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Insight on Plan Design & Investment Strategy Every Weekday
2020 DC Survey: Plan Benchmarking
2020 DC Survey: Plan Benchmarking
The DC Plan Benchmarking report gathers data from thousands of plan sponsors about their plan design and administration, for the purpose of providing industry benchmarks. The survey is a study in contrasts yet demonstrates some surprisingly striking similarities among plans of various types and sizes.
Barry’s Pickings: Round and Round We Go
Michael Barry, president of O3 Plan Advisory Services LLC, discusses the political back and forth that occurs when administrations change, and the resulting lack of clear rules.
Most Read
2021 Best in Class DC Providers
2021 Recordkeeping Survey
Detailed Analysis of the Supreme Court’s Northwestern University Ruling
Market Mirror
Wednesday, the Dow closed 59.87 points (0.20%) higher at 29,883.79, the NASDAQ was down 5.74 points (0.05%) at 12,349.37, and the S&P 500 was up 656 points (0.18%) at 3,669.01. The Russell 2000 inched up 1.98 points (0.11%) to finish at 1,838.03, and the Wilshire 5000 increased 29.05 points (0.08%) to 38,223.33.

The price of the 10-year Treasury note was down 1/32, increasing its yield to 0.936%. The price of the 30-year Treasury bond decreased 5/32, bringing its yield up to 1.693%.
Data and Research
Majority of American Workers Are Stressed About Financial Futures
The study from EBRI and Greenwald Research also found that employees are increasingly interested in retirement education or advice.
Reducing the Number of External Asset Managers Could Cut Costs for Public Pensions
However, researchers find that to maintain the best after-fee returns, pensions should carefully consider which managers to eliminate.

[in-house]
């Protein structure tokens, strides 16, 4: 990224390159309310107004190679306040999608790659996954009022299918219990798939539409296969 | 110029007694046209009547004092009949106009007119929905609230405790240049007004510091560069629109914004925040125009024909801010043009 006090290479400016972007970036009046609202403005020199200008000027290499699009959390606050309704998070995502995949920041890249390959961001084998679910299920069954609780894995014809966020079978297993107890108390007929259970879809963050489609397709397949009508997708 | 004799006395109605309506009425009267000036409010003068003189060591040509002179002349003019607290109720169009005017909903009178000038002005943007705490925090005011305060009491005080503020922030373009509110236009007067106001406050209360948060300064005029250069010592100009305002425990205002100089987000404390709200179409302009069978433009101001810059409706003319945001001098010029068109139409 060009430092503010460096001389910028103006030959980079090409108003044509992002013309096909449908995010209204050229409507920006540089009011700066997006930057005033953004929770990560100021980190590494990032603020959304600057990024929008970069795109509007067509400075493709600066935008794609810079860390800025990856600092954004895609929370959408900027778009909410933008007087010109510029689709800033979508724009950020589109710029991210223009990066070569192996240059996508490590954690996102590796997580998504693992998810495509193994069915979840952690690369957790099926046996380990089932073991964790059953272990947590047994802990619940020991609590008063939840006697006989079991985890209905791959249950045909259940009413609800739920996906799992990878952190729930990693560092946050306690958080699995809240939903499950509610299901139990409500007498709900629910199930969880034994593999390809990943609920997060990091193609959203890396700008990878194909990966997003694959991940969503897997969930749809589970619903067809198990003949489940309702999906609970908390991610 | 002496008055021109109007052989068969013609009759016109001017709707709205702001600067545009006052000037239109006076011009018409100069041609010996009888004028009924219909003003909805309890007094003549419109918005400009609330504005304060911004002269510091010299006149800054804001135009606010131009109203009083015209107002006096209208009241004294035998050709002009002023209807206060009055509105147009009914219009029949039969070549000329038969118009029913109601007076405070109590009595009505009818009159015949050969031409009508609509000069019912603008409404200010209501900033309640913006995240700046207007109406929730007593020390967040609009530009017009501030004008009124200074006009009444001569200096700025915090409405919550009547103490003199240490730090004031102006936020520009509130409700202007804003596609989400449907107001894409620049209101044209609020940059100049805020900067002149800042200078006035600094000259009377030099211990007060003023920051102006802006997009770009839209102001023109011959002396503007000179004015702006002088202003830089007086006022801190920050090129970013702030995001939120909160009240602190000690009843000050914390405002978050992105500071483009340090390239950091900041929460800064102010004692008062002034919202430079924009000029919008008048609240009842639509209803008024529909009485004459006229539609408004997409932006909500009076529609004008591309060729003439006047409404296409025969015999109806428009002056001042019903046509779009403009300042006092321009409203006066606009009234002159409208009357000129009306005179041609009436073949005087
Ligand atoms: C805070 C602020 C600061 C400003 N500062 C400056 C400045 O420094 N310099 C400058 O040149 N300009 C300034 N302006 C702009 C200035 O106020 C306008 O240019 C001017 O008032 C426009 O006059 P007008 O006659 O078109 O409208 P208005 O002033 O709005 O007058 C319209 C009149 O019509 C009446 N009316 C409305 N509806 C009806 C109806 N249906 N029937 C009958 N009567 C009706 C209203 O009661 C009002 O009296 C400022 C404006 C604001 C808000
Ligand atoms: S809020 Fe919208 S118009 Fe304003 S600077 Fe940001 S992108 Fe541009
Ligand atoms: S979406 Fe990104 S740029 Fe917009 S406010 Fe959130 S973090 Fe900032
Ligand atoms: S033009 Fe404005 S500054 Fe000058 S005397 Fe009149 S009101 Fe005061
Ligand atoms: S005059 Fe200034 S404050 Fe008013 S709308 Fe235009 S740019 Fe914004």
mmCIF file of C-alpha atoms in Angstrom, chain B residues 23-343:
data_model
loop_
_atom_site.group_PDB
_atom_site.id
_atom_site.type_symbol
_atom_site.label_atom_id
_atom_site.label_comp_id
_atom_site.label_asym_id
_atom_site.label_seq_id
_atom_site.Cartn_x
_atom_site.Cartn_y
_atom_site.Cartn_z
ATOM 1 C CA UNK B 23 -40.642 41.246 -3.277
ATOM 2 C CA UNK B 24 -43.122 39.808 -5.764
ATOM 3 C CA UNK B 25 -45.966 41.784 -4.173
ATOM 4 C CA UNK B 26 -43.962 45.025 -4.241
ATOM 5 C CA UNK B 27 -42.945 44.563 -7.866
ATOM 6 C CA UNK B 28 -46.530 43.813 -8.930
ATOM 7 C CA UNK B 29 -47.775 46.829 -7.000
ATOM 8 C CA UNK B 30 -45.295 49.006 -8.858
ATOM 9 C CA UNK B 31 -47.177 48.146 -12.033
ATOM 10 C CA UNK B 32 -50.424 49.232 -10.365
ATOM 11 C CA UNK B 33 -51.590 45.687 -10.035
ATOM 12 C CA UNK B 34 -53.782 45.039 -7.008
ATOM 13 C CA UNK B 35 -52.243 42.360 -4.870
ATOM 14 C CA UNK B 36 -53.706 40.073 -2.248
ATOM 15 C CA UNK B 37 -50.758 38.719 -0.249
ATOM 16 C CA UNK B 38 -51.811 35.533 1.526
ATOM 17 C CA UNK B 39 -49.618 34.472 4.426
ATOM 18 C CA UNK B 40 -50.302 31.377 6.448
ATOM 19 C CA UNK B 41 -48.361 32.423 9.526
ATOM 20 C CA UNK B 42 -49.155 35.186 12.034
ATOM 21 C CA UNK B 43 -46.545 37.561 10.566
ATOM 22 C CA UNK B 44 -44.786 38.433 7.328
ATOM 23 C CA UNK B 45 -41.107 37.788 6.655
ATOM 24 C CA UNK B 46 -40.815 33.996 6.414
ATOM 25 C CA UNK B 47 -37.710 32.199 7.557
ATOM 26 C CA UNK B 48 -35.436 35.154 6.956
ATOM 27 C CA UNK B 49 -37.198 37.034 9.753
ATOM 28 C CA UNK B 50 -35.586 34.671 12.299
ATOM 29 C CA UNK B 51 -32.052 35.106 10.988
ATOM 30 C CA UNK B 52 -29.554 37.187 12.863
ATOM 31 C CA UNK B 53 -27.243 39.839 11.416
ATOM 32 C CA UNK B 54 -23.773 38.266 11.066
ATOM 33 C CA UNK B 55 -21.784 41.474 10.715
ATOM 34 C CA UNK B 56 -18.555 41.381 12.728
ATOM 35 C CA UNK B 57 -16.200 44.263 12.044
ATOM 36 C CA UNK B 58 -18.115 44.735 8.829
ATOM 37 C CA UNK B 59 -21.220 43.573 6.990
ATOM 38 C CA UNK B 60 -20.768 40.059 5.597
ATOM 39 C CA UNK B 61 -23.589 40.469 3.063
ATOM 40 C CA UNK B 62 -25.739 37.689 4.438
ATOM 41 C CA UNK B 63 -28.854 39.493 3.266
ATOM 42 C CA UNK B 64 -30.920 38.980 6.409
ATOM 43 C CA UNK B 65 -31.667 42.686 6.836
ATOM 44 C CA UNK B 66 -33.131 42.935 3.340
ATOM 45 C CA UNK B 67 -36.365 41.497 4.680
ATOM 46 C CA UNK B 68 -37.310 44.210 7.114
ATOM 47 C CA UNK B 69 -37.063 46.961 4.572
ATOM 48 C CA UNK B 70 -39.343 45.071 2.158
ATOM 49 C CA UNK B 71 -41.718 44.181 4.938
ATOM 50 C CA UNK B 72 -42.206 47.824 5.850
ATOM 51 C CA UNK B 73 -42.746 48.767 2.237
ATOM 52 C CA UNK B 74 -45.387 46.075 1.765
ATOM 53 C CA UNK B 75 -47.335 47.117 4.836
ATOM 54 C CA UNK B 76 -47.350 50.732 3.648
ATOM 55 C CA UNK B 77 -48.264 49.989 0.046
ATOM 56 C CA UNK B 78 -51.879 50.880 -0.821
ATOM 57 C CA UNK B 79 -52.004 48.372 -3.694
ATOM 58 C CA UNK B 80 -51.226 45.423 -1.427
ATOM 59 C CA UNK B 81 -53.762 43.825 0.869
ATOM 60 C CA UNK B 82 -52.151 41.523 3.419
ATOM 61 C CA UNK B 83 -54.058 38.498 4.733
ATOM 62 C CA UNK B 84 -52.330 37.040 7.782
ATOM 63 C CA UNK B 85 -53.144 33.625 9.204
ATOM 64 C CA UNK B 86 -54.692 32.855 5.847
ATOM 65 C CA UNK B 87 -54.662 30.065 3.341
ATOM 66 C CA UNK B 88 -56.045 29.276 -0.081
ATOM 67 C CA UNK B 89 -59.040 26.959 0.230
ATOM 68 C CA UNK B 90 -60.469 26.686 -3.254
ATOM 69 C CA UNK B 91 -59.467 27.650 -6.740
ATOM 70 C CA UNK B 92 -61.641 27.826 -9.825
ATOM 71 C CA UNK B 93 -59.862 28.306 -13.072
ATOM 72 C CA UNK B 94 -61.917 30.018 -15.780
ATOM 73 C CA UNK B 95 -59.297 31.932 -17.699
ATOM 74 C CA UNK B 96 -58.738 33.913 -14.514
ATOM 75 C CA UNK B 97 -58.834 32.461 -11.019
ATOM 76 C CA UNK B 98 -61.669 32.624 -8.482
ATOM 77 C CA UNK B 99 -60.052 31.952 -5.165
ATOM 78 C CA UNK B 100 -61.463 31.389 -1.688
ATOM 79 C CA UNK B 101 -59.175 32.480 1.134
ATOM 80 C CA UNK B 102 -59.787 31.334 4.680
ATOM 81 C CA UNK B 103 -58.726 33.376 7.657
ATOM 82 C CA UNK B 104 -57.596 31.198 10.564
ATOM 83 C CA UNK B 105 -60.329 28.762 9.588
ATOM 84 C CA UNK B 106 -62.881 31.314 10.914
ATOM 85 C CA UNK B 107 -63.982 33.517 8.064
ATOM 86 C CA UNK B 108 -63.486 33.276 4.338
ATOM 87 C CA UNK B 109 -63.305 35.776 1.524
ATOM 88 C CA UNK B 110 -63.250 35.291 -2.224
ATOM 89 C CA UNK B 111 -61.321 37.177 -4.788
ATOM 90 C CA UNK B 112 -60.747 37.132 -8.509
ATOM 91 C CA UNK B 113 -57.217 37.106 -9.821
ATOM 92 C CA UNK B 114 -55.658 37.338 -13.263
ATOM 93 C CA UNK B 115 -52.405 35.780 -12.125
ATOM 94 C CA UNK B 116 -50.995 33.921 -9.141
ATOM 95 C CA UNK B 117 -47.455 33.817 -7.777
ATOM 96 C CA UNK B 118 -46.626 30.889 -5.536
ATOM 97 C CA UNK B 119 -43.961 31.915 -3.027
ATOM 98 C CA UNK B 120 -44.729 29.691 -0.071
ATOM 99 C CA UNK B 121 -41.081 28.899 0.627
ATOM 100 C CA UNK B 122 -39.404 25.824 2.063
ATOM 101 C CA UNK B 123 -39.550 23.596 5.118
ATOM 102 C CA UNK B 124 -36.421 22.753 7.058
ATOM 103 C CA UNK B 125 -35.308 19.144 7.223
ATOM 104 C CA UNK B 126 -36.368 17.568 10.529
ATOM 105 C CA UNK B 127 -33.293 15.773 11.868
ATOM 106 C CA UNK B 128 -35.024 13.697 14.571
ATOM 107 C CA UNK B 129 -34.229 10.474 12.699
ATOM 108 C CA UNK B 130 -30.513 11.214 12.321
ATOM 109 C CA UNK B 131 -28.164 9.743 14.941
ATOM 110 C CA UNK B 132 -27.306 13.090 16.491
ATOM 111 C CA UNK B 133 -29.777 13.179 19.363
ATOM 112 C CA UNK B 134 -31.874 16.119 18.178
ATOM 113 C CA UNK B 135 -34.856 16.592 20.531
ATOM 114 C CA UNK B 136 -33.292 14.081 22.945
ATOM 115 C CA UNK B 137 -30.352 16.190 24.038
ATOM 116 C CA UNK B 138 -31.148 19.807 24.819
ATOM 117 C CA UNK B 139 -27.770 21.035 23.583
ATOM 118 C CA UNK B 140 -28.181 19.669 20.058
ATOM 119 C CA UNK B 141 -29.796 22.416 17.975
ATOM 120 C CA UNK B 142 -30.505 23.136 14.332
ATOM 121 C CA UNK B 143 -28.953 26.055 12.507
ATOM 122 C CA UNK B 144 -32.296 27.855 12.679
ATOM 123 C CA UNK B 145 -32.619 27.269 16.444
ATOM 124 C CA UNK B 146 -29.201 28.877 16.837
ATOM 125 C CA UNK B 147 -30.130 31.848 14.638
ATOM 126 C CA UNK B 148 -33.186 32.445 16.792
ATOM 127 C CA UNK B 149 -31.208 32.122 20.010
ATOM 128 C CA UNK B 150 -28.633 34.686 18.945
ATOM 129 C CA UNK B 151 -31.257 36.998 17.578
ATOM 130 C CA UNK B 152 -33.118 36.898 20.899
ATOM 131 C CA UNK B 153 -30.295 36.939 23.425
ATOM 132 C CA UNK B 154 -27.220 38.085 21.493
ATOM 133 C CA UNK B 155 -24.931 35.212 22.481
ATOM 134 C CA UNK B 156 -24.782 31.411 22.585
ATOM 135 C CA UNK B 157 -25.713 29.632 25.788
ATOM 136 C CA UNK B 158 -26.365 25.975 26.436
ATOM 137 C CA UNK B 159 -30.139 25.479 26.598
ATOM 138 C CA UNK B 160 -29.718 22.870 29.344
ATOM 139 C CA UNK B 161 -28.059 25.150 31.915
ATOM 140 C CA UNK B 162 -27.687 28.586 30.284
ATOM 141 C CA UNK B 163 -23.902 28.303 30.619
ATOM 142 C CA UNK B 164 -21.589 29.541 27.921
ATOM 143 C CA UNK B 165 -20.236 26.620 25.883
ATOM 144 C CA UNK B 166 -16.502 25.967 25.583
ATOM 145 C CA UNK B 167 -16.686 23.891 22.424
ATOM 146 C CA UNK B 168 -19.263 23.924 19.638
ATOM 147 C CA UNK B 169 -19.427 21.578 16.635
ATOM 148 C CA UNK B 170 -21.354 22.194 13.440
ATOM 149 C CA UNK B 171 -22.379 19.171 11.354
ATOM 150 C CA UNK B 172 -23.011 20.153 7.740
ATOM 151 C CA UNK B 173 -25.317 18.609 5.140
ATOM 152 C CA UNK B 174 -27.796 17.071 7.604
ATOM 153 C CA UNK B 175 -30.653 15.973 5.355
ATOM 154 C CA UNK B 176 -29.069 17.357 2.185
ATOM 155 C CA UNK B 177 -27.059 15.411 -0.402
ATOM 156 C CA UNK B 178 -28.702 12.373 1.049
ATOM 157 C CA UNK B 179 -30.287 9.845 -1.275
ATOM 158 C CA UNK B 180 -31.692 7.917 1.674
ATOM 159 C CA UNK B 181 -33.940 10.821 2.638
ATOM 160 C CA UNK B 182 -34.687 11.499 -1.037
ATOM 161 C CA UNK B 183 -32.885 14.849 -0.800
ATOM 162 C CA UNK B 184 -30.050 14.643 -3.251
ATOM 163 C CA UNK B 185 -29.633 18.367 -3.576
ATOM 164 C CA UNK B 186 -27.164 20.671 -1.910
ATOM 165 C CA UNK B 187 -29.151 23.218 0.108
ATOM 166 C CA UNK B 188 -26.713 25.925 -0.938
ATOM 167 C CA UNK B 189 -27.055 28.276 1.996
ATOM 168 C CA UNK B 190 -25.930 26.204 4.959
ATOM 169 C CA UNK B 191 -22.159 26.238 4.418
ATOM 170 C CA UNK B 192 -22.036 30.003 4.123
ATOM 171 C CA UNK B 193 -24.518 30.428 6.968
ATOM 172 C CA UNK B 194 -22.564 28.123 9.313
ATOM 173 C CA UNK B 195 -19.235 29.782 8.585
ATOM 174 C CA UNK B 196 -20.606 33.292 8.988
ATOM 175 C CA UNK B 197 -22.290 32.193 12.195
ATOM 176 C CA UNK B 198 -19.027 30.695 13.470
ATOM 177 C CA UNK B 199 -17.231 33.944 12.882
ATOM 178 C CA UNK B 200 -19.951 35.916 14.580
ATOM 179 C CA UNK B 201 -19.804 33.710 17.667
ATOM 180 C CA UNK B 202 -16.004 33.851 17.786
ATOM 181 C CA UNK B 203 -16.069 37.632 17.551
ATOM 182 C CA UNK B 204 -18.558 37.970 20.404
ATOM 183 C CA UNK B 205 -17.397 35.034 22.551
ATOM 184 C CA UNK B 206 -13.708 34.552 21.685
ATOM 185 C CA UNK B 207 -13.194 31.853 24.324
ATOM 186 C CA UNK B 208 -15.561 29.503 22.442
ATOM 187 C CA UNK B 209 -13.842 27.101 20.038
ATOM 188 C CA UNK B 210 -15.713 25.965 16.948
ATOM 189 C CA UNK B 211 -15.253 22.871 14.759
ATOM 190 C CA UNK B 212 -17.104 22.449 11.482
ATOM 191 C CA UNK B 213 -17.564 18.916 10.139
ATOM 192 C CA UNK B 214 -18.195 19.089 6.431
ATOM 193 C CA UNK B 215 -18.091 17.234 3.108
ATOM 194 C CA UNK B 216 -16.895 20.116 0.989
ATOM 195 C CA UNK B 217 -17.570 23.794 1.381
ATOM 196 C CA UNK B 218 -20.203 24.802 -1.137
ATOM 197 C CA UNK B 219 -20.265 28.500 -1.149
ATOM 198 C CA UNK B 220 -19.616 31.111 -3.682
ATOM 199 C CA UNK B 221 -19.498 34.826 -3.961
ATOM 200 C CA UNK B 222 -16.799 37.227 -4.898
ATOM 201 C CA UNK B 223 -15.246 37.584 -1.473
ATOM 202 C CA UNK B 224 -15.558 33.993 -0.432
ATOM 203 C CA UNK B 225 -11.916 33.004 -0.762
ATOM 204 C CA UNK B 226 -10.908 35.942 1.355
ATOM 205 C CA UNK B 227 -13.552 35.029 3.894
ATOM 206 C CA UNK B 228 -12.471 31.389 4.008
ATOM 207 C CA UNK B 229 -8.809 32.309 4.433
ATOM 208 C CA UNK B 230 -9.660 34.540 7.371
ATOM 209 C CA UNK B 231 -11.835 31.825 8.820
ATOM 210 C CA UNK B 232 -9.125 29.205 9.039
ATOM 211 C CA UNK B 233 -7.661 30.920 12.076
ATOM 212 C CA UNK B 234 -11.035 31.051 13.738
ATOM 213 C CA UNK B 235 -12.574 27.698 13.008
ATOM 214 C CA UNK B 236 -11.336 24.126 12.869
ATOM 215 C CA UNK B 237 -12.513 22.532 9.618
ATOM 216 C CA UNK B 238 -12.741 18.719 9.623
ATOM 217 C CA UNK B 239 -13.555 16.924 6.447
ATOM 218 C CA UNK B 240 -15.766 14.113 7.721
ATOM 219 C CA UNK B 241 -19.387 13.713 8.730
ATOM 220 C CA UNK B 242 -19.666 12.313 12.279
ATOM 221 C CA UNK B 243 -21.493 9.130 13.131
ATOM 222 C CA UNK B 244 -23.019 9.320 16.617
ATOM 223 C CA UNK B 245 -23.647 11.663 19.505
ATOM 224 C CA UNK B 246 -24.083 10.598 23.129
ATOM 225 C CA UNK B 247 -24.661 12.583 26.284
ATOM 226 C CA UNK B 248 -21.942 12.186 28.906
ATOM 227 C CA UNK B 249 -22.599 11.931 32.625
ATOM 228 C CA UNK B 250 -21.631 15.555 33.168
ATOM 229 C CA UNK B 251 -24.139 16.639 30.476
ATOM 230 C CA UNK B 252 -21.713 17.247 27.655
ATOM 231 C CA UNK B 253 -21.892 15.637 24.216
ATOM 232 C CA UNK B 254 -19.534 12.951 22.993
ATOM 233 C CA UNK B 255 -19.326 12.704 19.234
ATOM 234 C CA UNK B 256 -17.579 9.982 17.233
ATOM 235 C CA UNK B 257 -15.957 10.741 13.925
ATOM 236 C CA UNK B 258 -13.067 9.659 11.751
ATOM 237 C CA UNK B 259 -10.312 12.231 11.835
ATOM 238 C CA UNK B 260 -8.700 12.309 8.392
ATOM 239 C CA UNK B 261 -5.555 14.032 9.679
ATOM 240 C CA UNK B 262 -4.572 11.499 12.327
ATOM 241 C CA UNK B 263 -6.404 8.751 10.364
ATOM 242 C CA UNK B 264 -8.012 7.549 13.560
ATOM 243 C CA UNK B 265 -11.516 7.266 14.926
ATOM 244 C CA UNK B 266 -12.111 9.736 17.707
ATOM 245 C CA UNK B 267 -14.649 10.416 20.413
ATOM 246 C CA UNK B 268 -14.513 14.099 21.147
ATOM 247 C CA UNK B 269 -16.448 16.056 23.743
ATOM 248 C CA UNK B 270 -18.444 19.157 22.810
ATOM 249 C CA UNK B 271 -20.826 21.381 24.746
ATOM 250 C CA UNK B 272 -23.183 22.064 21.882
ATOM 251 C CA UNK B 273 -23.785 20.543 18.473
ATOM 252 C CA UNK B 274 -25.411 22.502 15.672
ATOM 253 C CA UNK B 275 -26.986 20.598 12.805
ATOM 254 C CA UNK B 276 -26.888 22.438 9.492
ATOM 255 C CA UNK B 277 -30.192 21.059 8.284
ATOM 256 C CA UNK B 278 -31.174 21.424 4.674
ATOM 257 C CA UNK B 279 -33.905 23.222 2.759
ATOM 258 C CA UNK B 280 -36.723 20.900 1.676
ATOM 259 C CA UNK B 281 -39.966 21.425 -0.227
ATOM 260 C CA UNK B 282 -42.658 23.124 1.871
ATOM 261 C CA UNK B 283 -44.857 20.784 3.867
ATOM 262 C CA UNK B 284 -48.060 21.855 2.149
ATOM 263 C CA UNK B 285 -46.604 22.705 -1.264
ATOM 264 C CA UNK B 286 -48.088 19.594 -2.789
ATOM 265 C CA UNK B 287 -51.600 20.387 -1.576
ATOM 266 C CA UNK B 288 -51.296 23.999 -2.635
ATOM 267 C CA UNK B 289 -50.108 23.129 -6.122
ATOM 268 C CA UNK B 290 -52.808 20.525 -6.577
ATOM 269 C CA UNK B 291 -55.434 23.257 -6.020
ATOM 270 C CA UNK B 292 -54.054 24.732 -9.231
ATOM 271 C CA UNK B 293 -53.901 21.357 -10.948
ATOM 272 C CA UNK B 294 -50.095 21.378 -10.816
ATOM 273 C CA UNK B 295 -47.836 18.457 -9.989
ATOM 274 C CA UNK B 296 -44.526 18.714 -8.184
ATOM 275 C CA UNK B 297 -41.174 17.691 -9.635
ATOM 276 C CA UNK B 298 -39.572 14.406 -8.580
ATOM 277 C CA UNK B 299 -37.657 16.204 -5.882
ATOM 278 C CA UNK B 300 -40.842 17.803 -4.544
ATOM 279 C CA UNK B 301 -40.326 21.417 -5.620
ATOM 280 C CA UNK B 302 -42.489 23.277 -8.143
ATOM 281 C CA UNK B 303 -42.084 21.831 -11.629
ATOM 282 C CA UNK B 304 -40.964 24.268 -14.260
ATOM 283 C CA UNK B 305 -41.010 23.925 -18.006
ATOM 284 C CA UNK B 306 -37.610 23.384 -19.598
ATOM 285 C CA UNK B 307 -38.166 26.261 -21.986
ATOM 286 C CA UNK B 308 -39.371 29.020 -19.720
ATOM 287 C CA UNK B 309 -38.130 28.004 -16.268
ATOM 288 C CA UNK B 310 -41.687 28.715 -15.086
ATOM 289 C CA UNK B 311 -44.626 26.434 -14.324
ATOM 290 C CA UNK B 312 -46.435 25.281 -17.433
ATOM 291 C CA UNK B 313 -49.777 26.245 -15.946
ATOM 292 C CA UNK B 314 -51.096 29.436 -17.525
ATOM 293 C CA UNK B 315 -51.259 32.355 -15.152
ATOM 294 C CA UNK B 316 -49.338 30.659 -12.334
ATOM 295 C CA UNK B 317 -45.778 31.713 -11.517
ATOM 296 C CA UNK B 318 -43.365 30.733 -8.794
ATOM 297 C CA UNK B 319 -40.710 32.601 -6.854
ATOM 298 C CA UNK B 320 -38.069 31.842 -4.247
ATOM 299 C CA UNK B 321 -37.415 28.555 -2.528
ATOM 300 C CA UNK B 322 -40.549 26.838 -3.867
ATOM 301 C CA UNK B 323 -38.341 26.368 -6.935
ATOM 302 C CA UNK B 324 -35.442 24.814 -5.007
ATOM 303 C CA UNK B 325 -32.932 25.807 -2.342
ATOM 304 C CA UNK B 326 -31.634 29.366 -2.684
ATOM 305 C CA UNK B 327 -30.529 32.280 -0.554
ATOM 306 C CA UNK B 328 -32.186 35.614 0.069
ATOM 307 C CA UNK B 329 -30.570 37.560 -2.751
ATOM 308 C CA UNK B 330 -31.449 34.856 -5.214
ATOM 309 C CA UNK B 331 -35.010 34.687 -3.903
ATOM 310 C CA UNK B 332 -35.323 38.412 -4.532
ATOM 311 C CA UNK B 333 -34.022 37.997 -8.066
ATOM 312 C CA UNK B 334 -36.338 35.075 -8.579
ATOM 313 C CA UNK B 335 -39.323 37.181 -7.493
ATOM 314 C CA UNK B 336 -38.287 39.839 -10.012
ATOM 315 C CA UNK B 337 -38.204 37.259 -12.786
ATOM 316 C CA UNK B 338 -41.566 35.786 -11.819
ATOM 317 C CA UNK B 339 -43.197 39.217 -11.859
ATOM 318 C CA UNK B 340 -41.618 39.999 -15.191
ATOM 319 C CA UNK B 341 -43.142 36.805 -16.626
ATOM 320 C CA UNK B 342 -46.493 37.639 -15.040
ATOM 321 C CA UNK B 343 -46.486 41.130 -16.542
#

DOL Reveals Changes to 2020 Form 5500
Modifications include updates in response to the SECURE Act.
Rollover Rules Between Different Plan Types
Retirement plan sponsors need to understand IRS rules for rollovers and what they should consider before accepting one.
Small Talk
ON THIS DATE: In 1818, Illinois was admitted as the 21st state of the union. In 1828, Andrew Jackson was elected president of the United States. In 1833, Oberlin College in Ohio opened as the first truly coeducational school of higher education in the United States. In 1931, Alka Seltzer was sold for the first time. In 1947, the Tennessee Williams play “A Streetcar Named Desire” opened at Broadway’s Ethel Barrymore Theater. In 1967, 53-year-old Louis Washkansky received the first human heart transplant at Groote Schuur Hospital in Cape Town, South Africa. In 1973, Pioneer 10 sent back the first close-up images of Jupiter. In 1997, Pierce Brosnan received a star on the Hollywood Walk of Fame. In 1999, Tori Murden became the first woman to row across the Atlantic Ocean alone. It took her 81 days to reach the French Caribbean island of Guadeloupe from the Canary Islands.
SURVEY SAYS: The pandemic put a hold on business travel and attendance of in-person conferences. With the promise of vaccines coming, there’s a sense that things will return to something like “business as usual” sometime next year. This week, I’d like to know, assuming safety precautions are still taken, when do you think it will be safe to attend in-person conferences again? You may respond to this week’s survey by 6 p.m. Pacific time today.
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